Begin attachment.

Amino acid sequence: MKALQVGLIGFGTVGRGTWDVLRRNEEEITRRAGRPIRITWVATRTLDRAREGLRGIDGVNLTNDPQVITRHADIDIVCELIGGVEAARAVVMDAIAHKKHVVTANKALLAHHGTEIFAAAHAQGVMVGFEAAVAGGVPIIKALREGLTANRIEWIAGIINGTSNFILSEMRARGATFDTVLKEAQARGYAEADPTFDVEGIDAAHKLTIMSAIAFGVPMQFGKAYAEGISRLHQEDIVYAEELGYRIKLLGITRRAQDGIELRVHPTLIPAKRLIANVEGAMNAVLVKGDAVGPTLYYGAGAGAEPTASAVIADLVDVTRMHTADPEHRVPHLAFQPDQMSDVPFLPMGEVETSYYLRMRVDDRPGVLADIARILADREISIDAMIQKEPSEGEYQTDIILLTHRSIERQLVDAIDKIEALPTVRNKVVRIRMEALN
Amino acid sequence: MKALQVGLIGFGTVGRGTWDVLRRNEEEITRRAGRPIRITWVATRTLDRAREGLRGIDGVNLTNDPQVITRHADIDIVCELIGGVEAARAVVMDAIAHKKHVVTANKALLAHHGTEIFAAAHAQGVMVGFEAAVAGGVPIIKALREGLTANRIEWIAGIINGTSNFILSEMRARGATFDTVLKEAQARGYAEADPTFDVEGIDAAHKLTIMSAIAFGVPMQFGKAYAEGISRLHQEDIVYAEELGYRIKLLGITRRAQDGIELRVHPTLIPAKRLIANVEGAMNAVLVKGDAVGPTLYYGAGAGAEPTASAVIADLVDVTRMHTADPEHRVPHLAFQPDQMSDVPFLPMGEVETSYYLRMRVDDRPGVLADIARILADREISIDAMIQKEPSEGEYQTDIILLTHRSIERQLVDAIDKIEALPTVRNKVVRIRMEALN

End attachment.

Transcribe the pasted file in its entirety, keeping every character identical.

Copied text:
Amino acid sequence: MKALQVGLIGFGTVGRGTWDVLRRNEEEITRRAGRPIRITWVATRTLDRAREGLRGIDGVNLTNDPQVITRHADIDIVCELIGGVEAARAVVMDAIAHKKHVVTANKALLAHHGTEIFAAAHAQGVMVGFEAAVAGGVPIIKALREGLTANRIEWIAGIINGTSNFILSEMRARGATFDTVLKEAQARGYAEADPTFDVEGIDAAHKLTIMSAIAFGVPMQFGKAYAEGISRLHQEDIVYAEELGYRIKLLGITRRAQDGIELRVHPTLIPAKRLIANVEGAMNAVLVKGDAVGPTLYYGAGAGAEPTASAVIADLVDVTRMHTADPEHRVPHLAFQPDQMSDVPFLPMGEVETSYYLRMRVDDRPGVLADIARILADREISIDAMIQKEPSEGEYQTDIILLTHRSIERQLVDAIDKIEALPTVRNKVVRIRMEALN
Amino acid sequence: MKALQVGLIGFGTVGRGTWDVLRRNEEEITRRAGRPIRITWVATRTLDRAREGLRGIDGVNLTNDPQVITRHADIDIVCELIGGVEAARAVVMDAIAHKKHVVTANKALLAHHGTEIFAAAHAQGVMVGFEAAVAGGVPIIKALREGLTANRIEWIAGIINGTSNFILSEMRARGATFDTVLKEAQARGYAEADPTFDVEGIDAAHKLTIMSAIAFGVPMQFGKAYAEGISRLHQEDIVYAEELGYRIKLLGITRRAQDGIELRVHPTLIPAKRLIANVEGAMNAVLVKGDAVGPTLYYGAGAGAEPTASAVIADLVDVTRMHTADPEHRVPHLAFQPDQMSDVPFLPMGEVETSYYLRMRVDDRPGVLADIARILADREISIDAMIQKEPSEGEYQTDIILLTHRSIERQLVDAIDKIEALPTVRNKVVRIRMEALN